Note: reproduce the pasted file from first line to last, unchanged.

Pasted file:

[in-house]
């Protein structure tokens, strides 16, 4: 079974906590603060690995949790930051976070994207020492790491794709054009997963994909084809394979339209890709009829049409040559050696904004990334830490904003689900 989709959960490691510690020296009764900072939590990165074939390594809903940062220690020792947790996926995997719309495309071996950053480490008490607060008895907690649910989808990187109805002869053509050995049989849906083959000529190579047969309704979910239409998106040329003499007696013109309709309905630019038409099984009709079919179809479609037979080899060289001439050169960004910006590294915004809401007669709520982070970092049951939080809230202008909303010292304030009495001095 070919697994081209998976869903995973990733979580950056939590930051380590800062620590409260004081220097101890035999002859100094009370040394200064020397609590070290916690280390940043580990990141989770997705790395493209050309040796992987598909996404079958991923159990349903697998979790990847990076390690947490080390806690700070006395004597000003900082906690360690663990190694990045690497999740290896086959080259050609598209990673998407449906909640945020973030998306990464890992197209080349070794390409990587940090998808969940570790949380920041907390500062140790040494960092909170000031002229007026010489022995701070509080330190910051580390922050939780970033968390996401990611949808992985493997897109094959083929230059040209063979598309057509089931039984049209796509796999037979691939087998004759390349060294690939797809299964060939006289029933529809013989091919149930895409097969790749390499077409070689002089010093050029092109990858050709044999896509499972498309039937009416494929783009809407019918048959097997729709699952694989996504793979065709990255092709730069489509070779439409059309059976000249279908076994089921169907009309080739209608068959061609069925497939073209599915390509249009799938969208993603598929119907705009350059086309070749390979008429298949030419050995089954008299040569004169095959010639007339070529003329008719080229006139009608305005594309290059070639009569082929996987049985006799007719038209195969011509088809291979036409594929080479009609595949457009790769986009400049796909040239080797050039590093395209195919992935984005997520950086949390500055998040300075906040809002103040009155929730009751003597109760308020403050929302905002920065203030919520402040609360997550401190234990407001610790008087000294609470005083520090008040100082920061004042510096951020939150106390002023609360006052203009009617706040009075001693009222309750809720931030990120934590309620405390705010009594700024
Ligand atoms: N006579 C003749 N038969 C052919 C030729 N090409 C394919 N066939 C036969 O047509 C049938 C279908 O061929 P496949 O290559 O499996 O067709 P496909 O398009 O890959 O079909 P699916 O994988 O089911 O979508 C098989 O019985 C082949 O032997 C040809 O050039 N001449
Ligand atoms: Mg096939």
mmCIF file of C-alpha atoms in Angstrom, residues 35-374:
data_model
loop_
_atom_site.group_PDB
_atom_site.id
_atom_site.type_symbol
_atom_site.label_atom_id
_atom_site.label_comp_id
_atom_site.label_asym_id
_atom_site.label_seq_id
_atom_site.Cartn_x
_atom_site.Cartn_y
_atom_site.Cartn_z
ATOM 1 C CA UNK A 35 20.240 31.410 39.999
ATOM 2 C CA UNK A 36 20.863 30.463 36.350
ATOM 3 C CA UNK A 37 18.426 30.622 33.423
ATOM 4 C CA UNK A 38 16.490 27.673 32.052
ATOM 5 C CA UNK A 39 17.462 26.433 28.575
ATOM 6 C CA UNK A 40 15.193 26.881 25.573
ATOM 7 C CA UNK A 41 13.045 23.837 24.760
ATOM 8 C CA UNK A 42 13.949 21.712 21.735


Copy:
[in-house]
């Protein structure tokens, strides 16, 4: 079974906590603060690995949790930051976070994207020492790491794709054009997963994909084809394979339209890709009829049409040559050696904004990334830490904003689900 989709959960490691510690020296009764900072939590990165074939390594809903940062220690020792947790996926995997719309495309071996950053480490008490607060008895907690649910989808990187109805002869053509050995049989849906083959000529190579047969309704979910239409998106040329003499007696013109309709309905630019038409099984009709079919179809479609037979080899060289001439050169960004910006590294915004809401007669709520982070970092049951939080809230202008909303010292304030009495001095 070919697994081209998976869903995973990733979580950056939590930051380590800062620590409260004081220097101890035999002859100094009370040394200064020397609590070290916690280390940043580990990141989770997705790395493209050309040796992987598909996404079958991923159990349903697998979790990847990076390690947490080390806690700070006395004597000003900082906690360690663990190694990045690497999740290896086959080259050609598209990673998407449906909640945020973030998306990464890992197209080349070794390409990587940090998808969940570790949380920041907390500062140790040494960092909170000031002229007026010489022995701070509080330190910051580390922050939780970033968390996401990611949808992985493997897109094959083929230059040209063979598309057509089931039984049209796509796999037979691939087998004759390349060294690939797809299964060939006289029933529809013989091919149930895409097969790749390499077409070689002089010093050029092109990858050709044999896509499972498309039937009416494929783009809407019918048959097997729709699952694989996504793979065709990255092709730069489509070779439409059309059976000249279908076994089921169907009309080739209608068959061609069925497939073209599915390509249009799938969208993603598929119907705009350059086309070749390979008429298949030419050995089954008299040569004169095959010639007339070529003329008719080229006139009608305005594309290059070639009569082929996987049985006799007719038209195969011509088809291979036409594929080479009609595949457009790769986009400049796909040239080797050039590093395209195919992935984005997520950086949390500055998040300075906040809002103040009155929730009751003597109760308020403050929302905002920065203030919520402040609360997550401190234990407001610790008087000294609470005083520090008040100082920061004042510096951020939150106390002023609360006052203009009617706040009075001693009222309750809720931030990120934590309620405390705010009594700024
Ligand atoms: N006579 C003749 N038969 C052919 C030729 N090409 C394919 N066939 C036969 O047509 C049938 C279908 O061929 P496949 O290559 O499996 O067709 P496909 O398009 O890959 O079909 P699916 O994988 O089911 O979508 C098989 O019985 C082949 O032997 C040809 O050039 N001449
Ligand atoms: Mg096939």
mmCIF file of C-alpha atoms in Angstrom, residues 35-374:
data_model
loop_
_atom_site.group_PDB
_atom_site.id
_atom_site.type_symbol
_atom_site.label_atom_id
_atom_site.label_comp_id
_atom_site.label_asym_id
_atom_site.label_seq_id
_atom_site.Cartn_x
_atom_site.Cartn_y
_atom_site.Cartn_z
ATOM 1 C CA UNK A 35 20.240 31.410 39.999
ATOM 2 C CA UNK A 36 20.863 30.463 36.350
ATOM 3 C CA UNK A 37 18.426 30.622 33.423
ATOM 4 C CA UNK A 38 16.490 27.673 32.052
ATOM 5 C CA UNK A 39 17.462 26.433 28.575
ATOM 6 C CA UNK A 40 15.193 26.881 25.573
ATOM 7 C CA UNK A 41 13.045 23.837 24.760
ATOM 8 C CA UNK A 42 13.949 21.712 21.735